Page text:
The White House announces a measure to address workplace pay disparities, the FCC proposes changes to the set-top box market, and more…
IN THE NEWS
- White House administration officials reportedly announced that, in an effort to identify and correct gender-based pay disparities in the workplace, the Equal Employment Opportunity Commission (EEOC) and U.S. Department of Labor (DOL) will be issuing a proposed rule requiring companies with 100 or more employees to report pay data according to ethnicity, gender, and race—an announcement intended to coincide with the seventh anniversary of the Lilly Ledbetter Fair Pay Act, which is aimed at making litigating unequal pay claims easier for workers.
- Federal Communications Commission (FCC) Chairman Tom Wheeler released a proposed rule for the FCC commissioners to review before their vote in February that would mandate that cable information is shared with more companies, in order to expand the technology consumers can use to receive cable from only a set-top box, which cable companies currently require consumers to lease in order to receive cable television, to also include smart TVs and tablets.
- The U.S. Supreme Court held that under Federal Power Act, which grants the Federal Energy Regulatory Commission (FERC) the power to regulate “the sale of electric energy at wholesale in interstate commerce,” the FERC is authorized to require wholesale market operators in certain circumstances to compensate “demand response” providers—wholesale market operators who pay consumers to curtail their use of electricity at certain times, such as on particularly hot days—the same amount as generators for producing electricity.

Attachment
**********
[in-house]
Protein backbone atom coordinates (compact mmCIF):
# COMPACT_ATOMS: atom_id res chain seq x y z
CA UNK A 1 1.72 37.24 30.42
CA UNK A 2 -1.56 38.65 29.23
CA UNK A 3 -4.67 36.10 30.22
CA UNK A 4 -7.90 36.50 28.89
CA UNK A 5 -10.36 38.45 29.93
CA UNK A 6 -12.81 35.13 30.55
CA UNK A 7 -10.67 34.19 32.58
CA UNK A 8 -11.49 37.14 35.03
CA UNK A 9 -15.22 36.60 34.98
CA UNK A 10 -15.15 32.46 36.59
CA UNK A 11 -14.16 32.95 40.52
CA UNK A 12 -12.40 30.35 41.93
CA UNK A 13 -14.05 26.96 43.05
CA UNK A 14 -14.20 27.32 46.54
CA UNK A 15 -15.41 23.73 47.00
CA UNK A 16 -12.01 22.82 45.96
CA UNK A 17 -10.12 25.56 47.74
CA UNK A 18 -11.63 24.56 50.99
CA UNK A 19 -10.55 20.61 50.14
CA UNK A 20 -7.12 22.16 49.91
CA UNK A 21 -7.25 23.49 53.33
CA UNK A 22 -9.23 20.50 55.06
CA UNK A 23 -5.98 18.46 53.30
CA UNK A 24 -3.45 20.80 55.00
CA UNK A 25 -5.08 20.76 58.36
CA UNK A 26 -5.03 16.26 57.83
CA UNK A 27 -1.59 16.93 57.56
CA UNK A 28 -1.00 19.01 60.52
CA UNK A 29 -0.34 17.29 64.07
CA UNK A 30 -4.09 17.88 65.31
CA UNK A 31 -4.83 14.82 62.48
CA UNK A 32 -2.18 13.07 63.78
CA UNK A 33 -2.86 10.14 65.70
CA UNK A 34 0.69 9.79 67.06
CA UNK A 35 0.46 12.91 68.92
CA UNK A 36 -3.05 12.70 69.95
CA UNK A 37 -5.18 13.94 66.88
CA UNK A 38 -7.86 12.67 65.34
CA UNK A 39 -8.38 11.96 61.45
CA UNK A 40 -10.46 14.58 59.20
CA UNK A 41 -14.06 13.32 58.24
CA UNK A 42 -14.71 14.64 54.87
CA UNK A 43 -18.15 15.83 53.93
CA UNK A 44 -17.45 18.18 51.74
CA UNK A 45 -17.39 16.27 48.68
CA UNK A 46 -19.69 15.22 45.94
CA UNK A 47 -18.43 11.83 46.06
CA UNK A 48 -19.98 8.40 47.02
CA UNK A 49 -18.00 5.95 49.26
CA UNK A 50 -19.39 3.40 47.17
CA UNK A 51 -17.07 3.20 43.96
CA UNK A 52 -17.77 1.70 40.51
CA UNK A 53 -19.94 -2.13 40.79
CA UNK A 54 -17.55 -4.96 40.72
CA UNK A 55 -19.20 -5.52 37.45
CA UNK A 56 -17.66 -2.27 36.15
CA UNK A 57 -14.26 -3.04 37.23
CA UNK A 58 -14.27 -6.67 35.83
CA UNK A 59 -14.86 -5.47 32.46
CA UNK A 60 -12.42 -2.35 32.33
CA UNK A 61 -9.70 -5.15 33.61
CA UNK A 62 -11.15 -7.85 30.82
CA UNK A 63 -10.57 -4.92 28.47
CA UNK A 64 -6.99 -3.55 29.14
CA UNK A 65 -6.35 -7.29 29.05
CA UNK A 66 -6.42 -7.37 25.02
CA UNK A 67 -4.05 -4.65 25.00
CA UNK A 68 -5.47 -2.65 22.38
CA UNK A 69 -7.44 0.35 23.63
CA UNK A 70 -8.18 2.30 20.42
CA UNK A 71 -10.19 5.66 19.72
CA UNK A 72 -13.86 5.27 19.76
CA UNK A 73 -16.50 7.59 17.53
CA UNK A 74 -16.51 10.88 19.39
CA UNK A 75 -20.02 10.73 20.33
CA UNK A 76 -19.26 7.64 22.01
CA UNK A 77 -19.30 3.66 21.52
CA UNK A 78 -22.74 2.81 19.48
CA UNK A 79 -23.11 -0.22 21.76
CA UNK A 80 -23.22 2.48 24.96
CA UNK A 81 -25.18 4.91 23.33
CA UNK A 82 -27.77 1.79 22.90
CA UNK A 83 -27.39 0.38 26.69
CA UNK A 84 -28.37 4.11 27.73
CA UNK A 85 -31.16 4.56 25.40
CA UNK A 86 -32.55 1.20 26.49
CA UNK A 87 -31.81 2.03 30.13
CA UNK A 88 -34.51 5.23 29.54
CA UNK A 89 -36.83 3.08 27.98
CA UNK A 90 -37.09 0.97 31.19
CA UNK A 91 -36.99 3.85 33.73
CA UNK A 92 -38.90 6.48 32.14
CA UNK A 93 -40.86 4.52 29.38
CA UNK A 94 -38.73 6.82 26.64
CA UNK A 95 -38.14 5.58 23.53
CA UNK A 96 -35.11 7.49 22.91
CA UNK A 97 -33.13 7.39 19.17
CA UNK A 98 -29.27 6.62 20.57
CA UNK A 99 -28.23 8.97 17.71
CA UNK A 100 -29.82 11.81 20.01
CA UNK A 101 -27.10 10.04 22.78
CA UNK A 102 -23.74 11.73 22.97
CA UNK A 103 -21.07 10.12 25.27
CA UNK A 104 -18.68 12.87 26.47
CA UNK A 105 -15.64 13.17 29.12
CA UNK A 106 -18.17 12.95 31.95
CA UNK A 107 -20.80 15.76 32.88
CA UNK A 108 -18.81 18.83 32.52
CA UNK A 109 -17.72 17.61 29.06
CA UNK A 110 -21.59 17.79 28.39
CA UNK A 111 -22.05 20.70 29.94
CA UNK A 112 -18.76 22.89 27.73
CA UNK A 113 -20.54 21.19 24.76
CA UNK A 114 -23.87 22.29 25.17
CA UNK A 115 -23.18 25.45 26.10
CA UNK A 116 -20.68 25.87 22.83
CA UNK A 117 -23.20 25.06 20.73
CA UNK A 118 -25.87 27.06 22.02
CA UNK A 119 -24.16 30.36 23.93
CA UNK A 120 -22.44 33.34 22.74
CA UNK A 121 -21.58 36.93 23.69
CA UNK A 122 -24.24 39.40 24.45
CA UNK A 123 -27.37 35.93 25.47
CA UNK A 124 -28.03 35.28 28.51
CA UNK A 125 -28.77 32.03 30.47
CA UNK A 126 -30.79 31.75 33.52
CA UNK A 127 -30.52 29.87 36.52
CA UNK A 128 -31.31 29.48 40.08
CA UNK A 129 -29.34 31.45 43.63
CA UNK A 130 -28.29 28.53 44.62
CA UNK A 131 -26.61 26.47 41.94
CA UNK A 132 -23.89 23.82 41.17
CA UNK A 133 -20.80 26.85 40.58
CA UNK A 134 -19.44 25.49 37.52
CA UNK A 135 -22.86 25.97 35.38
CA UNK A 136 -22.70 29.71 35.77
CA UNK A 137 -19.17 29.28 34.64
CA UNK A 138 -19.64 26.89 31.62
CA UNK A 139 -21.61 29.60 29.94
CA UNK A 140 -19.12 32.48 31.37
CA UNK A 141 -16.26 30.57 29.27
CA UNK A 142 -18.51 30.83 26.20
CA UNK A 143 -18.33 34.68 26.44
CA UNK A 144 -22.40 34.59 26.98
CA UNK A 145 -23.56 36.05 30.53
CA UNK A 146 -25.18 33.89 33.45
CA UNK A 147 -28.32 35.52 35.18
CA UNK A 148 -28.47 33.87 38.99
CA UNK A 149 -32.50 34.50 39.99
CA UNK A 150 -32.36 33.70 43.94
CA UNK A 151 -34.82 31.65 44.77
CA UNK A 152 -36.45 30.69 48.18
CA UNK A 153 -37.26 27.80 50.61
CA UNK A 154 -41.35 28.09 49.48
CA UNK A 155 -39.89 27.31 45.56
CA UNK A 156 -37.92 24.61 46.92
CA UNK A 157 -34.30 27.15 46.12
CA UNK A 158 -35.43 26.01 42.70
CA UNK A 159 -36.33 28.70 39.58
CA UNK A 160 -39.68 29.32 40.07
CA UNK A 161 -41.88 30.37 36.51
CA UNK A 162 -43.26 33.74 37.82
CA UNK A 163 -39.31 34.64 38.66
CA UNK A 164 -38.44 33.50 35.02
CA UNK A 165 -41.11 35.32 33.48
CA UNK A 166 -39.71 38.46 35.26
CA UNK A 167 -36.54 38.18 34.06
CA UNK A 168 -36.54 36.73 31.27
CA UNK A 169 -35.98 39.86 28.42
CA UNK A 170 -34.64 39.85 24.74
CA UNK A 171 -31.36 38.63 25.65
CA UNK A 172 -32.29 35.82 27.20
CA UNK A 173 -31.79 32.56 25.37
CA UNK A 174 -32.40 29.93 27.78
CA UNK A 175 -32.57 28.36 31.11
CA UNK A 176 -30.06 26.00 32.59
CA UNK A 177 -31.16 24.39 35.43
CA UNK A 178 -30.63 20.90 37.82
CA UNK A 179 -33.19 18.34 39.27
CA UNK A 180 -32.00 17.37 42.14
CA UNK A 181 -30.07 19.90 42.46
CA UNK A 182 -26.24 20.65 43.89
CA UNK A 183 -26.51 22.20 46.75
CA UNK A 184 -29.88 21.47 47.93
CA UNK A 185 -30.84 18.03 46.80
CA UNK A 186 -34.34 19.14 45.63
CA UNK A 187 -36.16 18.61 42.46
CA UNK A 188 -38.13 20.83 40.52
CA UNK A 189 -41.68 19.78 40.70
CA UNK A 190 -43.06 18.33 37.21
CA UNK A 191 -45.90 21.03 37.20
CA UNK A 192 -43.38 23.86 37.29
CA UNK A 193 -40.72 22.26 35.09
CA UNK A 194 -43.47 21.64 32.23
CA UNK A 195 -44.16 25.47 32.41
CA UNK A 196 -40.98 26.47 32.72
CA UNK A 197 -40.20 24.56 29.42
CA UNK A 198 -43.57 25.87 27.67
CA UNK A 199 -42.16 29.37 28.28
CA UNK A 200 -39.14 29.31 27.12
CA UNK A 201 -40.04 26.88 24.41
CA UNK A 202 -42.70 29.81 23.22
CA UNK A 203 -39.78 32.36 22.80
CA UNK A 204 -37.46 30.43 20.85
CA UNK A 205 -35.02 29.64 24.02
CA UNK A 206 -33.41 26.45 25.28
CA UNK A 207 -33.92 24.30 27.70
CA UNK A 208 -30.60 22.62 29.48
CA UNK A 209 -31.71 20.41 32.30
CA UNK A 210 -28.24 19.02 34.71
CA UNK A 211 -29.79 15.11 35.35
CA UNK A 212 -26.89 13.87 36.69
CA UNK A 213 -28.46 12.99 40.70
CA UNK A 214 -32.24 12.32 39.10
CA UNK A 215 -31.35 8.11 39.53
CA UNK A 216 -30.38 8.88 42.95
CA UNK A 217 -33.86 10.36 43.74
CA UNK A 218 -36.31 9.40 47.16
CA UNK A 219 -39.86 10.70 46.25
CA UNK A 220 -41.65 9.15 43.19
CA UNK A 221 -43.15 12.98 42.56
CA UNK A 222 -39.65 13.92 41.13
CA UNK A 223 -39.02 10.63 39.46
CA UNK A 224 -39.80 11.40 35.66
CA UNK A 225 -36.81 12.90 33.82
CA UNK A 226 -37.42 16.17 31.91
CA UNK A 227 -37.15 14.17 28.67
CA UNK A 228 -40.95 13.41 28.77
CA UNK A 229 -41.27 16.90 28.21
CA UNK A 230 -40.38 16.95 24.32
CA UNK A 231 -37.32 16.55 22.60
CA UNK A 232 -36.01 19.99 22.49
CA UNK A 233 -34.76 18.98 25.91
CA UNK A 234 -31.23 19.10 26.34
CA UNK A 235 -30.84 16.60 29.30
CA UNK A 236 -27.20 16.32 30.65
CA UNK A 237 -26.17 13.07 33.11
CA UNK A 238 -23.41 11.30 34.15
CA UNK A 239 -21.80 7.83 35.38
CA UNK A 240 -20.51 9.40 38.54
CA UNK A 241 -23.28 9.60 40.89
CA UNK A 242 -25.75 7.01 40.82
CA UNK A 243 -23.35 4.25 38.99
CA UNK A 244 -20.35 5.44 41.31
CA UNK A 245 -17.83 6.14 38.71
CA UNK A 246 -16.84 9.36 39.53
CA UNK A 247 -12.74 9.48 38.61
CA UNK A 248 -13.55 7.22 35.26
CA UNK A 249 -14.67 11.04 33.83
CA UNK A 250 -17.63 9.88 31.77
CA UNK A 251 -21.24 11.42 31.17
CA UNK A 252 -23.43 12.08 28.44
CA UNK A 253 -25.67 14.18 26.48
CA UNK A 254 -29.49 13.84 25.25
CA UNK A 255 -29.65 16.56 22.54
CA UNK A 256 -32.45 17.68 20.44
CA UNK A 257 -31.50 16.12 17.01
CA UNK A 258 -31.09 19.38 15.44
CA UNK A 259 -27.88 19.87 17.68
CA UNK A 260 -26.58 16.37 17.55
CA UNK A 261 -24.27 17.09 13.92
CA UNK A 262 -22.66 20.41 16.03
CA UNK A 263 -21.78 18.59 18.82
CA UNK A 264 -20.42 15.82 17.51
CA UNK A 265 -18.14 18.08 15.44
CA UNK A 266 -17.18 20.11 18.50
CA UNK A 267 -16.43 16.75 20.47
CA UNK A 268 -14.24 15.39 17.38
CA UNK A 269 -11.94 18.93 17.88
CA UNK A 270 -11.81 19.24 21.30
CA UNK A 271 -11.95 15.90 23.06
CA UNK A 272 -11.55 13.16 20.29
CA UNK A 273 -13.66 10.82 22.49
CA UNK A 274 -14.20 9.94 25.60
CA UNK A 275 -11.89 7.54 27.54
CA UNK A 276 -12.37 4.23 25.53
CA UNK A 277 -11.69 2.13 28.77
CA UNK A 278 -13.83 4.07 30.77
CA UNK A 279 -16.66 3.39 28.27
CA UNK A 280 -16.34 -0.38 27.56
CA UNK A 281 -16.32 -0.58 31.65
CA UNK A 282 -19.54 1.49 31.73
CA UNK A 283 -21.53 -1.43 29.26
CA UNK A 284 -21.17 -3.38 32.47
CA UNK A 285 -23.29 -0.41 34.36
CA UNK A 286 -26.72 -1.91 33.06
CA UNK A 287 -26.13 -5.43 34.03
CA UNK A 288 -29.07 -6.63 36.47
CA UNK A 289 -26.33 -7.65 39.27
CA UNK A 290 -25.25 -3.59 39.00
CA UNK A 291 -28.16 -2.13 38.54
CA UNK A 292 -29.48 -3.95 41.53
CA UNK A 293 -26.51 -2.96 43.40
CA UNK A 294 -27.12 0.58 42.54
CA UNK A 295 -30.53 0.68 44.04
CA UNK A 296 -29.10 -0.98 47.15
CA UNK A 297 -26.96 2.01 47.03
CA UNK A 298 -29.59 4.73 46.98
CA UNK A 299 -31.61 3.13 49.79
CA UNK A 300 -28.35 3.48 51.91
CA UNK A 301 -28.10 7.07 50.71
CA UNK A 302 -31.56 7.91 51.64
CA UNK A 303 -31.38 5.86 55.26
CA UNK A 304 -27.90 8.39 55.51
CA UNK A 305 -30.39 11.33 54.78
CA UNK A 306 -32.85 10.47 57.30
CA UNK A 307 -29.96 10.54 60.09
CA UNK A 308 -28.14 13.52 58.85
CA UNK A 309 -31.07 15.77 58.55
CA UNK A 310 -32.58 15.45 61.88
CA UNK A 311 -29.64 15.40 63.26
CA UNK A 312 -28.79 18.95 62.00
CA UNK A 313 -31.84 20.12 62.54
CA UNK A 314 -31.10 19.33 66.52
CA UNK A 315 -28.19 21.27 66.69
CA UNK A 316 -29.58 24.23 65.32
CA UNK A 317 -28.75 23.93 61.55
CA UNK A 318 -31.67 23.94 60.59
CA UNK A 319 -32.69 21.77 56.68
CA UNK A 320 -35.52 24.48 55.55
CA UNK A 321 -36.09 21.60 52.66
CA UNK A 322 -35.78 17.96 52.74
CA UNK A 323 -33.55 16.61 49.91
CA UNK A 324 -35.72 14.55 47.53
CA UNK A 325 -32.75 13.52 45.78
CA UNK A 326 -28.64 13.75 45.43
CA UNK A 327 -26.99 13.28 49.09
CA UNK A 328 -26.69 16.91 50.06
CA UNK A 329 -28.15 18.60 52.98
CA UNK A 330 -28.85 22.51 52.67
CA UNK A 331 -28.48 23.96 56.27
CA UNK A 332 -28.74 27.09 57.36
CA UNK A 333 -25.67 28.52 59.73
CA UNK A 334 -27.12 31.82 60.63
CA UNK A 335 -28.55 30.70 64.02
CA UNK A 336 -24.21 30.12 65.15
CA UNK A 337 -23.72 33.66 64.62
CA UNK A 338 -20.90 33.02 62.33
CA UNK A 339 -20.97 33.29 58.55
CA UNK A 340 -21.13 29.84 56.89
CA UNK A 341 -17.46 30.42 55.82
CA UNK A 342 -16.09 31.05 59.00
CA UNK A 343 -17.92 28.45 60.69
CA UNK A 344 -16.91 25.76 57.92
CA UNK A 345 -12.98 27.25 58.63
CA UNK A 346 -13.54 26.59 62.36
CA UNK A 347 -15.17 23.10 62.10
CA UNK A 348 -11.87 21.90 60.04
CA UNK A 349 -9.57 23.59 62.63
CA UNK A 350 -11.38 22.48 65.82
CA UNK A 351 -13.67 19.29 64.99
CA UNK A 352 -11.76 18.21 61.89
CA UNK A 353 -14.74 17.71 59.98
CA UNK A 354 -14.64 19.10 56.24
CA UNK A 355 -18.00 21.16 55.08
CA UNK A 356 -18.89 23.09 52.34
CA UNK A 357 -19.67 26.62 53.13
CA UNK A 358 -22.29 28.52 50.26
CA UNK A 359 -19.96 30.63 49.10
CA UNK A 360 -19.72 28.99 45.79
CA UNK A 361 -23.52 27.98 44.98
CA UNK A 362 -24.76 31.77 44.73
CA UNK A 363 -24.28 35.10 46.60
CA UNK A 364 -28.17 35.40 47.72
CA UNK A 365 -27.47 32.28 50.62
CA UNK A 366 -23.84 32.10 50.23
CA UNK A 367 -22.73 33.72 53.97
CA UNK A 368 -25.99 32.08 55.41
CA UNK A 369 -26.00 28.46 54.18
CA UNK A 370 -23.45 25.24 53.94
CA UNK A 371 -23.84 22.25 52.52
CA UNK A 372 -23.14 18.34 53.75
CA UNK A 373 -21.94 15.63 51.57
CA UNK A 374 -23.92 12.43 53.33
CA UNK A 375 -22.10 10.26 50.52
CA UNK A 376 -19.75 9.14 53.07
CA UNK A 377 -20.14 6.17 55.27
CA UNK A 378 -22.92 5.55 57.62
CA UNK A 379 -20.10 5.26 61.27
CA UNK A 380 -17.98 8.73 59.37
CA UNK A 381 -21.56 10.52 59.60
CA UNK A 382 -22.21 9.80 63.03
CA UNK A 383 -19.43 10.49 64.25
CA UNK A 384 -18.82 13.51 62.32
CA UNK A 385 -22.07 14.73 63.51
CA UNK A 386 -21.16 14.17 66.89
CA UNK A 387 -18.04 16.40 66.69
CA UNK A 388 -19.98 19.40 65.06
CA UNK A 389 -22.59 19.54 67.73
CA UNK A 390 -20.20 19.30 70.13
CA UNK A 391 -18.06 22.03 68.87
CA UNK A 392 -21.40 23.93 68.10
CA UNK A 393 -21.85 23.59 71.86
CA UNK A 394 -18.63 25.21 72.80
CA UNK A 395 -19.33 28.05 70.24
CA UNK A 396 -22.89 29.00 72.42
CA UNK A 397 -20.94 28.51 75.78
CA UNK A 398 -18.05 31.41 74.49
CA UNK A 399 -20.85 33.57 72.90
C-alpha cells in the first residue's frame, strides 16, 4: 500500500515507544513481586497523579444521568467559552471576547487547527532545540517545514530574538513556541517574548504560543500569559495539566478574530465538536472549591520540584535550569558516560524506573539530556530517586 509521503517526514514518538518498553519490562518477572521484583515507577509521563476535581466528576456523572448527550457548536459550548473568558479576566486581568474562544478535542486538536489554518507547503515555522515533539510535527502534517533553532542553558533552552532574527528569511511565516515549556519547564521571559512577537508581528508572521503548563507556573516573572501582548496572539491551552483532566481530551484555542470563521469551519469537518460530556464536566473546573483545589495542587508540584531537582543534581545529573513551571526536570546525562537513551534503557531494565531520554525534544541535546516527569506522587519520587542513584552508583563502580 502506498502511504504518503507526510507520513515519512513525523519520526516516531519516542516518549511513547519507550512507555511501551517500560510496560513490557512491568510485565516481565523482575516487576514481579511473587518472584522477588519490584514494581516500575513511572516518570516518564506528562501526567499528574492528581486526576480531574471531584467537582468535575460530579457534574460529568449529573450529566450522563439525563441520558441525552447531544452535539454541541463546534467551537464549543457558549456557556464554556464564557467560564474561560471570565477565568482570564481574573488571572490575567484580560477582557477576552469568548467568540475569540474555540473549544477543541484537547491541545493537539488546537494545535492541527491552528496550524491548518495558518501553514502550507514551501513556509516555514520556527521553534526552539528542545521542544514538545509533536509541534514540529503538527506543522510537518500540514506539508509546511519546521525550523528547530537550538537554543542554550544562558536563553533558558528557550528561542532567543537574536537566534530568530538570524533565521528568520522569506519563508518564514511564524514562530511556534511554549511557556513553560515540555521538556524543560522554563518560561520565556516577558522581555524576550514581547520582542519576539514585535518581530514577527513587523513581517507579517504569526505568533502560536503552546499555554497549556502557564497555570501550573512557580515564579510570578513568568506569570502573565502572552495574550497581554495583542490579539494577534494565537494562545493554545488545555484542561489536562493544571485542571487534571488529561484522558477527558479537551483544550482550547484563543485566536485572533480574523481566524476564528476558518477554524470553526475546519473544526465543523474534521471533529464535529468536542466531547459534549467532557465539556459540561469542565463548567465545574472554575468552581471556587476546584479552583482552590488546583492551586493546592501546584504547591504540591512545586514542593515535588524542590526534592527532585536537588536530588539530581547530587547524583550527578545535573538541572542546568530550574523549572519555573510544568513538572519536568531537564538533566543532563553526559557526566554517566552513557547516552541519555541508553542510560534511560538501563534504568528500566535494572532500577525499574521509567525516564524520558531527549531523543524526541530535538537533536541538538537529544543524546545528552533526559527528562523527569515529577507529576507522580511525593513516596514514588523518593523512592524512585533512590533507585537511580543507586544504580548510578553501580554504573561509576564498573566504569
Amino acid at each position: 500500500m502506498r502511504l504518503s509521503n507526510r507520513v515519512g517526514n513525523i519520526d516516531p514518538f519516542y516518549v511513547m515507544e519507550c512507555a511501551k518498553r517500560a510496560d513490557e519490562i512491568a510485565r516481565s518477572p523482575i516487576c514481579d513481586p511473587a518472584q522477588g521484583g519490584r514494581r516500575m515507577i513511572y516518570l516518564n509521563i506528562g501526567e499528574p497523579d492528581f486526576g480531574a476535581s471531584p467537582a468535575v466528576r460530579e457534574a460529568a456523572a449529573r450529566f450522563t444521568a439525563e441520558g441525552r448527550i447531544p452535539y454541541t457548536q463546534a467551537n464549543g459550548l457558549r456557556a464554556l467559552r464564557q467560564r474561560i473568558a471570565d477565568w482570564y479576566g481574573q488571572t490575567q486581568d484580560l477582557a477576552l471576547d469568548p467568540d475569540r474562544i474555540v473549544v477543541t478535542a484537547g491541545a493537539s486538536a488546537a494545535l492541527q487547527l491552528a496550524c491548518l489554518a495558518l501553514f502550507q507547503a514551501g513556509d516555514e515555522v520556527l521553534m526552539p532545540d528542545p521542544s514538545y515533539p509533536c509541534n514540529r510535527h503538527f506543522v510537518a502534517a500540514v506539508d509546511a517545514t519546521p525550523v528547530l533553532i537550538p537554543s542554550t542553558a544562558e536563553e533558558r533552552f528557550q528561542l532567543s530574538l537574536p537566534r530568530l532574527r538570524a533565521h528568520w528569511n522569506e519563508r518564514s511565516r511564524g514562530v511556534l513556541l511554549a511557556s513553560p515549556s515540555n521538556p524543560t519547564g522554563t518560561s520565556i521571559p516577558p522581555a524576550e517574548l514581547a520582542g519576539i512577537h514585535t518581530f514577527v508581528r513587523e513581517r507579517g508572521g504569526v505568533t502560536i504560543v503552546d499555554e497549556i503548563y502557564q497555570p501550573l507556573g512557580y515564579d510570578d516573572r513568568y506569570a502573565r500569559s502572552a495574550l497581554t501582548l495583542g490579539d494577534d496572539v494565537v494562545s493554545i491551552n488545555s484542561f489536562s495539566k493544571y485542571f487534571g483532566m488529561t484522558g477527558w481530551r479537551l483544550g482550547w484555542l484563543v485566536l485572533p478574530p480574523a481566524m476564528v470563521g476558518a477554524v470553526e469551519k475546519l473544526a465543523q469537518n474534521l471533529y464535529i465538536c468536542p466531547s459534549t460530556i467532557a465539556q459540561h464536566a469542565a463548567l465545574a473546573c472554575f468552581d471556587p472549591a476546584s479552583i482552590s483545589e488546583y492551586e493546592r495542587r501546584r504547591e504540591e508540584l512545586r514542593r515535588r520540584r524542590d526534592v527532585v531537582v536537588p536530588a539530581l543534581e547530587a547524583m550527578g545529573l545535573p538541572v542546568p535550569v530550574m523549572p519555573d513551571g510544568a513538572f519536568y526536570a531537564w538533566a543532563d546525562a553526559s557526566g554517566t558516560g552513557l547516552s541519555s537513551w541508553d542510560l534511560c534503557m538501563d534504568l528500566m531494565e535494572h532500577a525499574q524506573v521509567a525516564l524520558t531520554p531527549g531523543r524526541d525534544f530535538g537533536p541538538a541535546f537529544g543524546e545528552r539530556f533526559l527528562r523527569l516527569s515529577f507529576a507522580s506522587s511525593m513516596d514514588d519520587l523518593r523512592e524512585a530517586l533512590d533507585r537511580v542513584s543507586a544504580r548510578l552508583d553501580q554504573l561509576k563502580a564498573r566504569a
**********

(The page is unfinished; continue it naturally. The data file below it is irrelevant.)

- In an effort to gain more information about the “on-demand economy,” which companies such as Uber and Airbnb have developed, the U.S. Department of Labor (DOL) Secretary Thomas Perez stated that the U.S. Census Bureau (USCB) and the U.S. Bureau of Labor Statistics (BLS) would be conducting the Contingent Worker Supplement in the May 2017 Current Population Survey—a supplement that collects data about short-term workers and contractors.
- Ride-hailing service Lyft reportedly agreed to pay $12.25 million as part of a settlement with a group of drivers, who had threatened to initiate a class-action lawsuit in light of the company’s classification of its drivers as “independent contractors”—a classification that is central to Lyft’s business model, as California law confers virtually no protections on independent contractors, making them cheaper to hire than employees.
- The Office of Management and Budget (OMB) published a revised version of its Circular A-119 about federal agencies’ standard-setting, which outlines recommendations for fulfilling recent executive order requirements, and about the agency’s function during the standard-setting process, among other changes.
- The U.S. Department of Labor (DOL) proposed a rule that is aimed at making the Department’s workplace development system—a system that assists individuals in gaining skills to find work—“equal and free of discrimination.”
- The U.S. Department of State (DOS) issued a final rule concerning the Teacher category of the Exchange Visitor Program—a longtime program intended “to increase mutual understanding” between United States and foreign individuals through cultural and educational interactions—that requires Exchange teachers to have two years of full-time teaching experience, and establishes that the program’s length generally is three years, among other modifications to the Program.